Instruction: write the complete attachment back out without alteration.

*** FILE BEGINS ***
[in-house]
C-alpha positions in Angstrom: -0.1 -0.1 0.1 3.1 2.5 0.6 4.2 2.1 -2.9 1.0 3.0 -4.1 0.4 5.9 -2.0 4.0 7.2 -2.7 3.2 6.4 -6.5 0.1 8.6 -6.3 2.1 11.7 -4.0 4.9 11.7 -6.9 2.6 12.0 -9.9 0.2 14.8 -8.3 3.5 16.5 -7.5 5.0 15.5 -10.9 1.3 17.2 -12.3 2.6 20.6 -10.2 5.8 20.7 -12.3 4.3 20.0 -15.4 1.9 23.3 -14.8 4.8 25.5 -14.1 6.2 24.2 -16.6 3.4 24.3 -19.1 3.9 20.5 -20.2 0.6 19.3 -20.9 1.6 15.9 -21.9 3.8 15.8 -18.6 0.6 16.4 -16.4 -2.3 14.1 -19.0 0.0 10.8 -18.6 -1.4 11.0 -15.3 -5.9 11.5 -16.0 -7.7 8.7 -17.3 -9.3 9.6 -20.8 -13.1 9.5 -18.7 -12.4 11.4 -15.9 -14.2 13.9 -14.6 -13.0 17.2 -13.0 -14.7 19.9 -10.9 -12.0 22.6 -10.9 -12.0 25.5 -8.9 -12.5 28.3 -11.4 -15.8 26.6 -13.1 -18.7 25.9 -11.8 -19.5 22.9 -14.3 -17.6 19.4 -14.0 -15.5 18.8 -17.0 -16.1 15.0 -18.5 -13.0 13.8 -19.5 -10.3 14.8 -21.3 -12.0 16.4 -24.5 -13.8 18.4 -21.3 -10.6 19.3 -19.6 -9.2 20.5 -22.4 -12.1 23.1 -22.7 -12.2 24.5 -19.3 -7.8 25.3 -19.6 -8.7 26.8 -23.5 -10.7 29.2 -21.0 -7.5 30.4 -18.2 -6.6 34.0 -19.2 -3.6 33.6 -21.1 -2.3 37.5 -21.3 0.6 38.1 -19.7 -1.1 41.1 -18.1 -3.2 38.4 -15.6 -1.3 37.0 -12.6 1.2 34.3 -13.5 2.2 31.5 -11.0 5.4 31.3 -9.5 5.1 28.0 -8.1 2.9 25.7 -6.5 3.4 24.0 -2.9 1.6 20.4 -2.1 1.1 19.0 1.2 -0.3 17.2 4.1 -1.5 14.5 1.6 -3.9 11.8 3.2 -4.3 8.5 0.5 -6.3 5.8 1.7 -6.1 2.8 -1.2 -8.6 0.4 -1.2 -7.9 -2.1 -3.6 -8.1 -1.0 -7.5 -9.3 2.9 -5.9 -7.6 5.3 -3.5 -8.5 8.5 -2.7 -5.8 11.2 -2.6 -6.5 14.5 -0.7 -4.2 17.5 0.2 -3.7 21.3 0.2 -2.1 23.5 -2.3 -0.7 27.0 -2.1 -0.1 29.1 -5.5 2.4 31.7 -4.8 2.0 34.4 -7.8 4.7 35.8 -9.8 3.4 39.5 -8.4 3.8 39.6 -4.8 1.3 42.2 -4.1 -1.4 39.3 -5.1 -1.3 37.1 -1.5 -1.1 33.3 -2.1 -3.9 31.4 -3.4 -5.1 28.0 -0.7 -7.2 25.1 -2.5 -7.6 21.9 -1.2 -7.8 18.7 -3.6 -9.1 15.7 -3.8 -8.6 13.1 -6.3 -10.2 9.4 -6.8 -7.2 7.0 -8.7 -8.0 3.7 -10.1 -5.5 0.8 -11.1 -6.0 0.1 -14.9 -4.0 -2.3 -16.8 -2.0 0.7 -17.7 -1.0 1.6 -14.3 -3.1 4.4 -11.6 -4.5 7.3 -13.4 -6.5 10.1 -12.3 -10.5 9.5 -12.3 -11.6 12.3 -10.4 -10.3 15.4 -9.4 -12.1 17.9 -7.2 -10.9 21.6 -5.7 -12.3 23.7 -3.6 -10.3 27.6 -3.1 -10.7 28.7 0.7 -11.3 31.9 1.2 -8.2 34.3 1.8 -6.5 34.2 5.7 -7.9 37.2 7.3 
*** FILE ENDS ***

[in-house]
C-alpha positions in Angstrom: -0.1 -0.1 0.1 3.1 2.5 0.6 4.2 2.1 -2.9 1.0 3.0 -4.1 0.4 5.9 -2.0 4.0 7.2 -2.7 3.2 6.4 -6.5 0.1 8.6 -6.3 2.1 11.7 -4.0 4.9 11.7 -6.9 2.6 12.0 -9.9 0.2 14.8 -8.3 3.5 16.5 -7.5 5.0 15.5 -10.9 1.3 17.2 -12.3 2.6 20.6 -10.2 5.8 20.7 -12.3 4.3 20.0 -15.4 1.9 23.3 -14.8 4.8 25.5 -14.1 6.2 24.2 -16.6 3.4 24.3 -19.1 3.9 20.5 -20.2 0.6 19.3 -20.9 1.6 15.9 -21.9 3.8 15.8 -18.6 0.6 16.4 -16.4 -2.3 14.1 -19.0 0.0 10.8 -18.6 -1.4 11.0 -15.3 -5.9 11.5 -16.0 -7.7 8.7 -17.3 -9.3 9.6 -20.8 -13.1 9.5 -18.7 -12.4 11.4 -15.9 -14.2 13.9 -14.6 -13.0 17.2 -13.0 -14.7 19.9 -10.9 -12.0 22.6 -10.9 -12.0 25.5 -8.9 -12.5 28.3 -11.4 -15.8 26.6 -13.1 -18.7 25.9 -11.8 -19.5 22.9 -14.3 -17.6 19.4 -14.0 -15.5 18.8 -17.0 -16.1 15.0 -18.5 -13.0 13.8 -19.5 -10.3 14.8 -21.3 -12.0 16.4 -24.5 -13.8 18.4 -21.3 -10.6 19.3 -19.6 -9.2 20.5 -22.4 -12.1 23.1 -22.7 -12.2 24.5 -19.3 -7.8 25.3 -19.6 -8.7 26.8 -23.5 -10.7 29.2 -21.0 -7.5 30.4 -18.2 -6.6 34.0 -19.2 -3.6 33.6 -21.1 -2.3 37.5 -21.3 0.6 38.1 -19.7 -1.1 41.1 -18.1 -3.2 38.4 -15.6 -1.3 37.0 -12.6 1.2 34.3 -13.5 2.2 31.5 -11.0 5.4 31.3 -9.5 5.1 28.0 -8.1 2.9 25.7 -6.5 3.4 24.0 -2.9 1.6 20.4 -2.1 1.1 19.0 1.2 -0.3 17.2 4.1 -1.5 14.5 1.6 -3.9 11.8 3.2 -4.3 8.5 0.5 -6.3 5.8 1.7 -6.1 2.8 -1.2 -8.6 0.4 -1.2 -7.9 -2.1 -3.6 -8.1 -1.0 -7.5 -9.3 2.9 -5.9 -7.6 5.3 -3.5 -8.5 8.5 -2.7 -5.8 11.2 -2.6 -6.5 14.5 -0.7 -4.2 17.5 0.2 -3.7 21.3 0.2 -2.1 23.5 -2.3 -0.7 27.0 -2.1 -0.1 29.1 -5.5 2.4 31.7 -4.8 2.0 34.4 -7.8 4.7 35.8 -9.8 3.4 39.5 -8.4 3.8 39.6 -4.8 1.3 42.2 -4.1 -1.4 39.3 -5.1 -1.3 37.1 -1.5 -1.1 33.3 -2.1 -3.9 31.4 -3.4 -5.1 28.0 -0.7 -7.2 25.1 -2.5 -7.6 21.9 -1.2 -7.8 18.7 -3.6 -9.1 15.7 -3.8 -8.6 13.1 -6.3 -10.2 9.4 -6.8 -7.2 7.0 -8.7 -8.0 3.7 -10.1 -5.5 0.8 -11.1 -6.0 0.1 -14.9 -4.0 -2.3 -16.8 -2.0 0.7 -17.7 -1.0 1.6 -14.3 -3.1 4.4 -11.6 -4.5 7.3 -13.4 -6.5 10.1 -12.3 -10.5 9.5 -12.3 -11.6 12.3 -10.4 -10.3 15.4 -9.4 -12.1 17.9 -7.2 -10.9 21.6 -5.7 -12.3 23.7 -3.6 -10.3 27.6 -3.1 -10.7 28.7 0.7 -11.3 31.9 1.2 -8.2 34.3 1.8 -6.5 34.2 5.7 -7.9 37.2 7.3 